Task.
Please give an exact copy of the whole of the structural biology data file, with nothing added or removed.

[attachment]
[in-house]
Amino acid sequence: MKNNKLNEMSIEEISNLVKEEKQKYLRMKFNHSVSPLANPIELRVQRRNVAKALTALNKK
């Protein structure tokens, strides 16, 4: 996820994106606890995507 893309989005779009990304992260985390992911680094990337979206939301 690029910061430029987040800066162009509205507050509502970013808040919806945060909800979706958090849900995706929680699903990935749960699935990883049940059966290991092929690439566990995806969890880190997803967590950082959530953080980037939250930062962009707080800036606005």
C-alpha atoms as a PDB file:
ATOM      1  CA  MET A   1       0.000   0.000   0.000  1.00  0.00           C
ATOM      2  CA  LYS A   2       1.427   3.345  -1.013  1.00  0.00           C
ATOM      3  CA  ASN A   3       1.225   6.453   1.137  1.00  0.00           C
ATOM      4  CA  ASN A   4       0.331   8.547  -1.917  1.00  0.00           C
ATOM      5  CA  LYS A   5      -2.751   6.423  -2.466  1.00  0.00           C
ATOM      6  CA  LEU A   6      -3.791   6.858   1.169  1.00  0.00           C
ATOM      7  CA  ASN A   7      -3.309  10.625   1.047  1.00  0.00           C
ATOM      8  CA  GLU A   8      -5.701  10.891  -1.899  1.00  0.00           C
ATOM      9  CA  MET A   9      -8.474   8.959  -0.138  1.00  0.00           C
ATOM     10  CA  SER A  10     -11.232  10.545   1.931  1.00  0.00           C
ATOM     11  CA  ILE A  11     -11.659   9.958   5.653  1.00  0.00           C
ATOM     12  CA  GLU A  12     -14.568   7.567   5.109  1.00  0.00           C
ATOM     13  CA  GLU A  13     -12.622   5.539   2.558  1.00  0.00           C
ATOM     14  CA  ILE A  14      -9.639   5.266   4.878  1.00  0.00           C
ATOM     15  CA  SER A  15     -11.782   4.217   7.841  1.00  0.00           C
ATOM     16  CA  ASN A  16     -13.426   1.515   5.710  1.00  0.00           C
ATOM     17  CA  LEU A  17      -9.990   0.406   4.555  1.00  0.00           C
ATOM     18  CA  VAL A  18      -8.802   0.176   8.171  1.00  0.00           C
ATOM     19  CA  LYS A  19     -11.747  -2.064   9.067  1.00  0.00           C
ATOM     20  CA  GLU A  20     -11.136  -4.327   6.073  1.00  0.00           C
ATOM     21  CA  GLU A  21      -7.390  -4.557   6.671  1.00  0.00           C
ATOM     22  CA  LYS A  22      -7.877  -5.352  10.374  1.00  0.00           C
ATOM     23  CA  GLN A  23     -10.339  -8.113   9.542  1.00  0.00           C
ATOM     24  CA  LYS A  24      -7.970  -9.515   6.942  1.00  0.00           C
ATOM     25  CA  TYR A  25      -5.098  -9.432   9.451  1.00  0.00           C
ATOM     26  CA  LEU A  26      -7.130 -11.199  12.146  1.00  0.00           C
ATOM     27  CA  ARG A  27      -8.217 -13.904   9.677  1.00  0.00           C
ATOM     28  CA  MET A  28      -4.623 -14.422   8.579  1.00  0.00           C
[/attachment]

[in-house]
Amino acid sequence: MKNNKLNEMSIEEISNLVKEEKQKYLRMKFNHSVSPLANPIELRVQRRNVAKALTALNKK
């Protein structure tokens, strides 16, 4: 996820994106606890995507 893309989005779009990304992260985390992911680094990337979206939301 690029910061430029987040800066162009509205507050509502970013808040919806945060909800979706958090849900995706929680699903990935749960699935990883049940059966290991092929690439566990995806969890880190997803967590950082959530953080980037939250930062962009707080800036606005």
C-alpha atoms as a PDB file:
ATOM      1  CA  MET A   1       0.000   0.000   0.000  1.00  0.00           C
ATOM      2  CA  LYS A   2       1.427   3.345  -1.013  1.00  0.00           C
ATOM      3  CA  ASN A   3       1.225   6.453   1.137  1.00  0.00           C
ATOM      4  CA  ASN A   4       0.331   8.547  -1.917  1.00  0.00           C
ATOM      5  CA  LYS A   5      -2.751   6.423  -2.466  1.00  0.00           C
ATOM      6  CA  LEU A   6      -3.791   6.858   1.169  1.00  0.00           C
ATOM      7  CA  ASN A   7      -3.309  10.625   1.047  1.00  0.00           C
ATOM      8  CA  GLU A   8      -5.701  10.891  -1.899  1.00  0.00           C
ATOM      9  CA  MET A   9      -8.474   8.959  -0.138  1.00  0.00           C
ATOM     10  CA  SER A  10     -11.232  10.545   1.931  1.00  0.00           C
ATOM     11  CA  ILE A  11     -11.659   9.958   5.653  1.00  0.00           C
ATOM     12  CA  GLU A  12     -14.568   7.567   5.109  1.00  0.00           C
ATOM     13  CA  GLU A  13     -12.622   5.539   2.558  1.00  0.00           C
ATOM     14  CA  ILE A  14      -9.639   5.266   4.878  1.00  0.00           C
ATOM     15  CA  SER A  15     -11.782   4.217   7.841  1.00  0.00           C
ATOM     16  CA  ASN A  16     -13.426   1.515   5.710  1.00  0.00           C
ATOM     17  CA  LEU A  17      -9.990   0.406   4.555  1.00  0.00           C
ATOM     18  CA  VAL A  18      -8.802   0.176   8.171  1.00  0.00           C
ATOM     19  CA  LYS A  19     -11.747  -2.064   9.067  1.00  0.00           C
ATOM     20  CA  GLU A  20     -11.136  -4.327   6.073  1.00  0.00           C
ATOM     21  CA  GLU A  21      -7.390  -4.557   6.671  1.00  0.00           C
ATOM     22  CA  LYS A  22      -7.877  -5.352  10.374  1.00  0.00           C
ATOM     23  CA  GLN A  23     -10.339  -8.113   9.542  1.00  0.00           C
ATOM     24  CA  LYS A  24      -7.970  -9.515   6.942  1.00  0.00           C
ATOM     25  CA  TYR A  25      -5.098  -9.432   9.451  1.00  0.00           C
ATOM     26  CA  LEU A  26      -7.130 -11.199  12.146  1.00  0.00           C
ATOM     27  CA  ARG A  27      -8.217 -13.904   9.677  1.00  0.00           C
ATOM     28  CA  MET A  28      -4.623 -14.422   8.579  1.00  0.00           C